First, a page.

Kopp's Crops is a family-run business specializing in maple syrup, honey and fresh vegetables. We are located 45 miles north of Minneapolis in Bradford Township on our 65 acre farm.

*Now Selling at the Cambridge-Isanti Farmers Market!*

Local Orders: For pickup in Isanti, Cambridge, Brooklyn Park or Arden Hills, please email koppscrops@gmail.com or call 763-772-7057 to place your order and arrange payment & pickup. Available products are listed in the shopping cart below.

Outside the Twin Cities: Please use the online shopping cart below. USPS shipping charges will be calculated at checkout.

For questions, please email us at koppscrops@gmail.com


Sunday, January 13, 2013

The Science of Sausage-Making

It has been said for decades “you don’t really want to know how the sausage is made.”  Well, here’s your opportunity to find out how our venison sausage is made, with nary a stomach-churning description to be found.  Unless you’re vegetarian, of course.  But if you are, we probably lost you at the title of the post, didn’t we?  For those still with us, read on for a peek behind the curtain (or into the grinder).
The secret to venison sausage is… pork.  Yes, pork.  True, venison alone would make a nice low-fat sausage, but it would also be a dry, tasteless sausage.  Sausages need fat for flavor and juiciness, but what little fat venison has just tastes nasty.  Really gross.  So before we grind our venison for the sausage, we trim all the fat off.  Enter the pork.  Most venison sausage recipes call for a mix of venison, pork fat, and pork lean, with the pork fat & lean at a 1:1 ratio.  We trade off a little of the flavor and juiciness for a lower-fat sausage, so we buy pork butt roasts that are probably closer to 75% lean.  We grind the meats separately, then plop them into a giant plastic tub, 25 pounds of meat at time.  Next, the spices, which get mixed with water into a spicy slurry, so that they mix more evenly with the meat.
For our favorite wild rice bratwurst, we soften up 16 oz. of wild rice by pouring boiling water over it, let it cool, pour off the water, and repeat the process two more times.  After the meat, spices, and wild rice are well-mixed by hand, we load the mixture into a sausage stuffer, where we pump it into natural casings made from beef intestines.  (Ok, we lied.  That may have grossed some of you out…sorry!  We promise, that’s the last time.)  We twist the casings every six inches to form the individual sausages, creating a long, somewhat festive meat garland to adorn our freezer for the coming months (in tidy vacuum-sealed packages of four).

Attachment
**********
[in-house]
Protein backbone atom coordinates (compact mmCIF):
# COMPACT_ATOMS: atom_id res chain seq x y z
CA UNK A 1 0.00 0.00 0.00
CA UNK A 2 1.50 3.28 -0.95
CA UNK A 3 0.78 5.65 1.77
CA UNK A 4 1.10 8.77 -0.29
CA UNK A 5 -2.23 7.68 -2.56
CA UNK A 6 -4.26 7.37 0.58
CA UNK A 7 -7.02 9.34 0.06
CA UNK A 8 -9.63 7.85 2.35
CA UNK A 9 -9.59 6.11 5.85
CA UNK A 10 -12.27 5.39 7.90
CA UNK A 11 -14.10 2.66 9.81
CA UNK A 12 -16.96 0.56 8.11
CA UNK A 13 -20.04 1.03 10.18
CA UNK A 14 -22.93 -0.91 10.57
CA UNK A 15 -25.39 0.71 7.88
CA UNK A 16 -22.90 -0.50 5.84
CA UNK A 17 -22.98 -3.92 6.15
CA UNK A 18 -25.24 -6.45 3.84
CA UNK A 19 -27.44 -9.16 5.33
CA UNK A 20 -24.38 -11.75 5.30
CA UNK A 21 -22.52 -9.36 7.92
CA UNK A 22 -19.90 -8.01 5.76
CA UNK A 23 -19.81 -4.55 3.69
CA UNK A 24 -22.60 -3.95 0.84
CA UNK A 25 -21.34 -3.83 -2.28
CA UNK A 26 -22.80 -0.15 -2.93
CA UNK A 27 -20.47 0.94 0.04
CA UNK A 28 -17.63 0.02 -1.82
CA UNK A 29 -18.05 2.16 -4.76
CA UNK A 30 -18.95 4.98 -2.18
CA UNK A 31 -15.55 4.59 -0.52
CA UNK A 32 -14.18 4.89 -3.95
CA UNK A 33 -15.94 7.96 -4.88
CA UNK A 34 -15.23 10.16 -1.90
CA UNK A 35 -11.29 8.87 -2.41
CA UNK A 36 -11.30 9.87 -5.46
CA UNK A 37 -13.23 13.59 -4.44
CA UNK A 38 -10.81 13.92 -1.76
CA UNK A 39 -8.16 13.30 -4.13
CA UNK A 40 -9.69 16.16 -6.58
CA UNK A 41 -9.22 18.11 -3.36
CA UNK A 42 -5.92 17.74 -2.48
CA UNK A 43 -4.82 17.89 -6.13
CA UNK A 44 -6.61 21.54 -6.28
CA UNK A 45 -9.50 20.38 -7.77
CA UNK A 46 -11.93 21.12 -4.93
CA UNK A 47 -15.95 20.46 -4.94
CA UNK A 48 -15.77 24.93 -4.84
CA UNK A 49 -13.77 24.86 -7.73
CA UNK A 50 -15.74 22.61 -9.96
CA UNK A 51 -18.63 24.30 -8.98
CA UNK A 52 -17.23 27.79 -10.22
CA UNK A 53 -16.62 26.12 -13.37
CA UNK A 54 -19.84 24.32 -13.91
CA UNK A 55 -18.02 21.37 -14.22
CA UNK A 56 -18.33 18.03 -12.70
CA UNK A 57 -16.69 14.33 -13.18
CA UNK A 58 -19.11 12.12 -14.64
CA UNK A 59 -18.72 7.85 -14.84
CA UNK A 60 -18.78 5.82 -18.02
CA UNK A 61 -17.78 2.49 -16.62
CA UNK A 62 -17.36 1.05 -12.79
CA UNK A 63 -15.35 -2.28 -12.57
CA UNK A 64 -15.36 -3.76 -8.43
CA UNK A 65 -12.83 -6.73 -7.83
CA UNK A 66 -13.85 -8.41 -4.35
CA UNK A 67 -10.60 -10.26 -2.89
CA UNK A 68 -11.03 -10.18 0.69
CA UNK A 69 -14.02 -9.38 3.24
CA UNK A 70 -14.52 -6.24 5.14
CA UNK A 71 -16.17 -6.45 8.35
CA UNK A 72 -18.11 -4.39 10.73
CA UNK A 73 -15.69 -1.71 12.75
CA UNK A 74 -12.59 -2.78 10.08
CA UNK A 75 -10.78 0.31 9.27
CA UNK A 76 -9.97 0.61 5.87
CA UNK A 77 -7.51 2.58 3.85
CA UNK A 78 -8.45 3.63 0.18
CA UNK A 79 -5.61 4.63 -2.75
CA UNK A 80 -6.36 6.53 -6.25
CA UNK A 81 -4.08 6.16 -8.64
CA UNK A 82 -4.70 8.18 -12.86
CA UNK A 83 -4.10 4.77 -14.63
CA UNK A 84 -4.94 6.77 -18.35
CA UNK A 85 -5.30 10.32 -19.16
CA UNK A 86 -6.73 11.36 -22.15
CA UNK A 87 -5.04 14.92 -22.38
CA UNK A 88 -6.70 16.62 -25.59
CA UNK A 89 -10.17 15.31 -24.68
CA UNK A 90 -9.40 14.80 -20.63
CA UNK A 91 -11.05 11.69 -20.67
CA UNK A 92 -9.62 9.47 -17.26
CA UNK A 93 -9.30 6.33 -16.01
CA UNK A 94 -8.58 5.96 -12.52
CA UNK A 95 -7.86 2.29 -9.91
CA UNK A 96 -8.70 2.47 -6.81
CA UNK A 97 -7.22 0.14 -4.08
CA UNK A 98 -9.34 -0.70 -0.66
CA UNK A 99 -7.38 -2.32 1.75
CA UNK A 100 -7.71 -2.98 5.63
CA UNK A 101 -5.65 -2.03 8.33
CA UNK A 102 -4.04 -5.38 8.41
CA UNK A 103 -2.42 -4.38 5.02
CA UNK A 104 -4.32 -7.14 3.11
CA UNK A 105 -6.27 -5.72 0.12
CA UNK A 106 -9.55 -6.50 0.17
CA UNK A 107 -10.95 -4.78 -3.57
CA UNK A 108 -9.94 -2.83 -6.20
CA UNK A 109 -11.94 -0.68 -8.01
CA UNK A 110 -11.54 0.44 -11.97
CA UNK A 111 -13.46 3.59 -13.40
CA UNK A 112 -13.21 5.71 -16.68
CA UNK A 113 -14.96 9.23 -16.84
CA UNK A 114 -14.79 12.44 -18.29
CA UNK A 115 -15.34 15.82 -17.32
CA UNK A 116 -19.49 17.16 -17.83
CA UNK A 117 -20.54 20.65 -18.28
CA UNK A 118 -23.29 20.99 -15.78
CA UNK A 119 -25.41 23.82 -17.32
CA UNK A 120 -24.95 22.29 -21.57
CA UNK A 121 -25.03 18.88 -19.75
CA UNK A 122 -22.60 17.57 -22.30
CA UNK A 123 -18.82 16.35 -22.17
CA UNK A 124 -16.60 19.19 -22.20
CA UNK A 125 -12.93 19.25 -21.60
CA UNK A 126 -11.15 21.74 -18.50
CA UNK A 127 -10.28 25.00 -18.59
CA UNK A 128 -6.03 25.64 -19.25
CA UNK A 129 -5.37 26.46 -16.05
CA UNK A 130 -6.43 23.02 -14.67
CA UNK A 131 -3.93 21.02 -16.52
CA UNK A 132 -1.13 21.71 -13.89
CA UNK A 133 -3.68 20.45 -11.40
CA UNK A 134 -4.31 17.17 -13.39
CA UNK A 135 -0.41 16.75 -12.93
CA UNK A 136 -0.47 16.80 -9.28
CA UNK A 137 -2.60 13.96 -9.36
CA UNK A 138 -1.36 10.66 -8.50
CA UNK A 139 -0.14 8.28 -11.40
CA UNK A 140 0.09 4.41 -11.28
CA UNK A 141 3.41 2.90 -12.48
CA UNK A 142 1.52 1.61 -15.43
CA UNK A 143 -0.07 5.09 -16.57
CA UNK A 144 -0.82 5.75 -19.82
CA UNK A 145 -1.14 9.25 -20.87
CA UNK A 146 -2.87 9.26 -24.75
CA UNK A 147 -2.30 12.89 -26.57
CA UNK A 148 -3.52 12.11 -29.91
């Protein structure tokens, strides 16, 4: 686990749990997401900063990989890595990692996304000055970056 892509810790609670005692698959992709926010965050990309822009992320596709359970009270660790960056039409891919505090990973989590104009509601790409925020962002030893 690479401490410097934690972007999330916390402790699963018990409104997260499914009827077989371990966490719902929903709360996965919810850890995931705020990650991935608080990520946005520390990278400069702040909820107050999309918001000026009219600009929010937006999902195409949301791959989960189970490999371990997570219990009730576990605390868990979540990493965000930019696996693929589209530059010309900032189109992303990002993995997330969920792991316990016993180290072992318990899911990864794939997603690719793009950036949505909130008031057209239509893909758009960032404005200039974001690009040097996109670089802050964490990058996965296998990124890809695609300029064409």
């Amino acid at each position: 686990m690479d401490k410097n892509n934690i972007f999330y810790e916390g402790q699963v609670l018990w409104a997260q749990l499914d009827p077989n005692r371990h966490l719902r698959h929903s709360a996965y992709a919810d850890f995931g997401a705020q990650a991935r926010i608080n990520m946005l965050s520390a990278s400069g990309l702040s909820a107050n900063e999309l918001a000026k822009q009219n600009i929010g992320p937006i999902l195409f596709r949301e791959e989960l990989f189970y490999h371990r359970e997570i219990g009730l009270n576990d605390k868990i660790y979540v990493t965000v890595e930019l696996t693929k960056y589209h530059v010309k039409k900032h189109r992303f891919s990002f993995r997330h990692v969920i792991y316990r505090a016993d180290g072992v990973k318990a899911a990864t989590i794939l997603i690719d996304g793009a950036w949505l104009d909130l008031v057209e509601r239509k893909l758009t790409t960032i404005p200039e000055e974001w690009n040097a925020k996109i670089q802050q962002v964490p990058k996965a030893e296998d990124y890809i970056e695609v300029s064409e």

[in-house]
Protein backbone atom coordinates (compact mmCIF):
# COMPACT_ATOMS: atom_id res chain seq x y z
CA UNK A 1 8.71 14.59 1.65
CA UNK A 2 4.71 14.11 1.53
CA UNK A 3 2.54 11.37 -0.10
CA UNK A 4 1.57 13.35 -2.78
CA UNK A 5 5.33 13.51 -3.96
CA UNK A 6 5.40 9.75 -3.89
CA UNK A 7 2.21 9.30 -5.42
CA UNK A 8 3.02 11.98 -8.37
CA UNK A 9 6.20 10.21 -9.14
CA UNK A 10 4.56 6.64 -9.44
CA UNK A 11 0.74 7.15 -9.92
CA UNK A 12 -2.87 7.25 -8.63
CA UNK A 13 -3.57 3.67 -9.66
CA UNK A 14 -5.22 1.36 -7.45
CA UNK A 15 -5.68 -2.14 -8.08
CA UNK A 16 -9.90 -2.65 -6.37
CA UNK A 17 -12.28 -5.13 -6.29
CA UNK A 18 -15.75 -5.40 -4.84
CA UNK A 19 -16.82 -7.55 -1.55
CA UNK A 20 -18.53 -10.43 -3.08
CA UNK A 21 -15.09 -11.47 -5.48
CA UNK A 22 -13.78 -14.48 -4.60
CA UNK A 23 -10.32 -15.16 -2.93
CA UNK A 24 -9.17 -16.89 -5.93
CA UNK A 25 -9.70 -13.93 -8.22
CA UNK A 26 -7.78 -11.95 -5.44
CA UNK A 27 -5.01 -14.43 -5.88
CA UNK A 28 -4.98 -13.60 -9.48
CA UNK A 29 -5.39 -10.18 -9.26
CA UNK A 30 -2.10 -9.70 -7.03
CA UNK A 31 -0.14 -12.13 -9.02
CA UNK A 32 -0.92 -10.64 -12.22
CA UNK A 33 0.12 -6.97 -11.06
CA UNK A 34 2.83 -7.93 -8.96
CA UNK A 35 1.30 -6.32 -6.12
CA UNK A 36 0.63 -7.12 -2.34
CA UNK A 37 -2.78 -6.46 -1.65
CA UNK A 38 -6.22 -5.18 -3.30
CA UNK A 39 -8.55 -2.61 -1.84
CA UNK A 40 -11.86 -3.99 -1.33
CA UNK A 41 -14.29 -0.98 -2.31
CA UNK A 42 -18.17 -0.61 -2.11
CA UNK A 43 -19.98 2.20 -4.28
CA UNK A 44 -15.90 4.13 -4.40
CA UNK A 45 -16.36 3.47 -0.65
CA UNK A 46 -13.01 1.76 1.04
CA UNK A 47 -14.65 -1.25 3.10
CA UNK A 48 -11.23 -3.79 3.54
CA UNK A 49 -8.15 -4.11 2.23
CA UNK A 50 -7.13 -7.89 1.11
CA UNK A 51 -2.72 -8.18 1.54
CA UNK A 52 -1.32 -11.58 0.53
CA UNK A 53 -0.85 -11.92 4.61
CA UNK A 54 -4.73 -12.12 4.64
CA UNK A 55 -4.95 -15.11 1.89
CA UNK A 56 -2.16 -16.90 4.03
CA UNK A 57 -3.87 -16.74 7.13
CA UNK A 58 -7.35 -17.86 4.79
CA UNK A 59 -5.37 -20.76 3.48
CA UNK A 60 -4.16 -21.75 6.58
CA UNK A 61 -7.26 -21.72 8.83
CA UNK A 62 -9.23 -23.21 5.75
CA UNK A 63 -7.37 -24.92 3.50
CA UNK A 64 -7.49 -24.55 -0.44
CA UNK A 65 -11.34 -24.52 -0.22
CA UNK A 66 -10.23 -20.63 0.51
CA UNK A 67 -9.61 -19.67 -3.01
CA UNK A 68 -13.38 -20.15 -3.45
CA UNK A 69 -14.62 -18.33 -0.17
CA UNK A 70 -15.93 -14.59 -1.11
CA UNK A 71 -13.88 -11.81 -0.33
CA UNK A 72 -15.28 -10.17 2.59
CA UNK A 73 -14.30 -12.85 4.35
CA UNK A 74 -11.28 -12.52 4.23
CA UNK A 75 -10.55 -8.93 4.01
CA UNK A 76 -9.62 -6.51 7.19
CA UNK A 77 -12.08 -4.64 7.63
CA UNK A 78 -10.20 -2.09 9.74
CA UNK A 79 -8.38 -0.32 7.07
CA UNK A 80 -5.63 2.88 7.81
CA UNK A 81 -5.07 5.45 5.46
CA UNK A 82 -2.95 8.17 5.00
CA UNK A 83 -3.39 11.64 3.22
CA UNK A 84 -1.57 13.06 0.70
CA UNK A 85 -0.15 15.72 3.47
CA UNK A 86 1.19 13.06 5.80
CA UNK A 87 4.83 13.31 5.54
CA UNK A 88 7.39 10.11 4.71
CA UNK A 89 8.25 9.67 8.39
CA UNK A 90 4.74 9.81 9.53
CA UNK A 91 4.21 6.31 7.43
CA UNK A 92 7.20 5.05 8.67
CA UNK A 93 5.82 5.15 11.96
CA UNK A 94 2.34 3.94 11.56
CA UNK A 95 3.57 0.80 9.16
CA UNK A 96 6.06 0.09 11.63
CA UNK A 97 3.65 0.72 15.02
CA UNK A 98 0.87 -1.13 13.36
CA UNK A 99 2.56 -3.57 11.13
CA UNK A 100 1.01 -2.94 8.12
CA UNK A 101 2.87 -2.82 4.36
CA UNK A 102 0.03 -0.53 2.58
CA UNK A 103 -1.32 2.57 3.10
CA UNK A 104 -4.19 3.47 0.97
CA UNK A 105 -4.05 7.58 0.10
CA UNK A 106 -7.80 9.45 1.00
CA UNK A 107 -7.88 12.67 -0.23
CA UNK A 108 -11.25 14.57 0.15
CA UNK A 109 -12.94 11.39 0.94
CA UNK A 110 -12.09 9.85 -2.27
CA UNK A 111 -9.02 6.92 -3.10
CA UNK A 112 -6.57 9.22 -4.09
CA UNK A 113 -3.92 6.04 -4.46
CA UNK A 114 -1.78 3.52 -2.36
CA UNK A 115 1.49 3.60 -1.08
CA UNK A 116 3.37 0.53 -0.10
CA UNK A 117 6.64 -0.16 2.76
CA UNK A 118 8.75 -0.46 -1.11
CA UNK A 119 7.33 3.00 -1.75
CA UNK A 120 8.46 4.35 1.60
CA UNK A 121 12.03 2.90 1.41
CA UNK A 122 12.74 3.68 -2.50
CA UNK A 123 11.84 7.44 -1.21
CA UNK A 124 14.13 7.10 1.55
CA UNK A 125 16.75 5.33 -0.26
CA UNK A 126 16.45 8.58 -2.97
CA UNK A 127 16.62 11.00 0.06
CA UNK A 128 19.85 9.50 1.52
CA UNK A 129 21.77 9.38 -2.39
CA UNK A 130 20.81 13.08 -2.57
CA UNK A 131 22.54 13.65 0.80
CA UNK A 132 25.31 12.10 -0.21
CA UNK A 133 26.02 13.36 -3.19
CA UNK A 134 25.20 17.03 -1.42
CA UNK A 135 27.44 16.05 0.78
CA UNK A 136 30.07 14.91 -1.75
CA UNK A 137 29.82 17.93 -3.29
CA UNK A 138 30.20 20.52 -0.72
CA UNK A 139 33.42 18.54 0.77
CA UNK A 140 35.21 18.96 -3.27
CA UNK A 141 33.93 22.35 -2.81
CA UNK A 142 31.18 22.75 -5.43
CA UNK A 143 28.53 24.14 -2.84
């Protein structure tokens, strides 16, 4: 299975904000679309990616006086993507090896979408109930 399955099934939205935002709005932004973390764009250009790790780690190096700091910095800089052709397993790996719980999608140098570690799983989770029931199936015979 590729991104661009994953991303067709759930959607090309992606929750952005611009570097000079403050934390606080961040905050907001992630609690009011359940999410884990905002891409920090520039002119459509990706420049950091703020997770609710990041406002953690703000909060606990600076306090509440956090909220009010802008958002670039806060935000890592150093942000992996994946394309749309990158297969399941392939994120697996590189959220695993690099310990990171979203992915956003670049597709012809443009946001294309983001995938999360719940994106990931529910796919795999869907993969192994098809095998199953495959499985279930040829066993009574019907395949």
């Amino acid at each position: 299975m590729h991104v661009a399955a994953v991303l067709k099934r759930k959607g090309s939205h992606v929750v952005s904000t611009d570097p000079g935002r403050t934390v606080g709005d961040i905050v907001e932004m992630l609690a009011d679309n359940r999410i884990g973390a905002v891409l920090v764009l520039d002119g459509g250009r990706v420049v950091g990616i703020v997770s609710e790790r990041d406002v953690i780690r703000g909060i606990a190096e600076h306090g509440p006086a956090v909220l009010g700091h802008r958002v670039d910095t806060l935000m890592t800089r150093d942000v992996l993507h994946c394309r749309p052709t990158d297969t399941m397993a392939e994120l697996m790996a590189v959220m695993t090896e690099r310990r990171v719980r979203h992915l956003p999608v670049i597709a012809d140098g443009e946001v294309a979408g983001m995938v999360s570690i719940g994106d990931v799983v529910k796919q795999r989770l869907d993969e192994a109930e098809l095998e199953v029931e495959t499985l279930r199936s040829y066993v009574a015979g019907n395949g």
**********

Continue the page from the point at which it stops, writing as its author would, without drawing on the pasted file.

We use manufactured collagen casings for our smoked snack sticks (think Slim Jims, only larger in diameter, with a fraction of the ingredients, and way, way, way tastier), for which we use 60% venison, 40% pork, and a different spice blend.  Since these sausages are eaten cold or room temperature, we have to add cure (sodium nitrite) to inhibit the growth of microorganisms, particularly the ones that cause botulism.  Cure is also what gives sausages their trademark pink/red color and adds some distinctive flavor.  After stuffing the casings, we load them into our refrigerator smoker.  Yes, you read that right.  Our smoker is made out of 1940’s refrigerator.  More on that in an upcoming post.  We smoke the sausages at 125 degrees for five hours, then at 170 until they’re fully cooked with an internal temperature of 156 degrees, then cool and freeze them. 
                This year we tried making hotdogs for the first time!  We made them the same way we made the snack sticks (but with larger-diameter casings and yet another spice blend), but smoked them for only an hour and a half at 125 degrees before raising the temperature.  After they reached the requisite 156 degrees, we gave them the full Minnesota treatment – we pulled them from their sauna and threw them into a refreshing ice bath to cool them down quickly and preserve some of the internal moisture.  Since the collagen casings are kind of chewy compared to the texture of the wieners, we peeled them off before freezing them.  The final tally:  100 wild rice bratwurst, 25lbs of chipotle snack sticks, 13 pounds of hot dogs, and a fully-stocked freezer full of savory sausage to go with our cellar full of sauerkraut!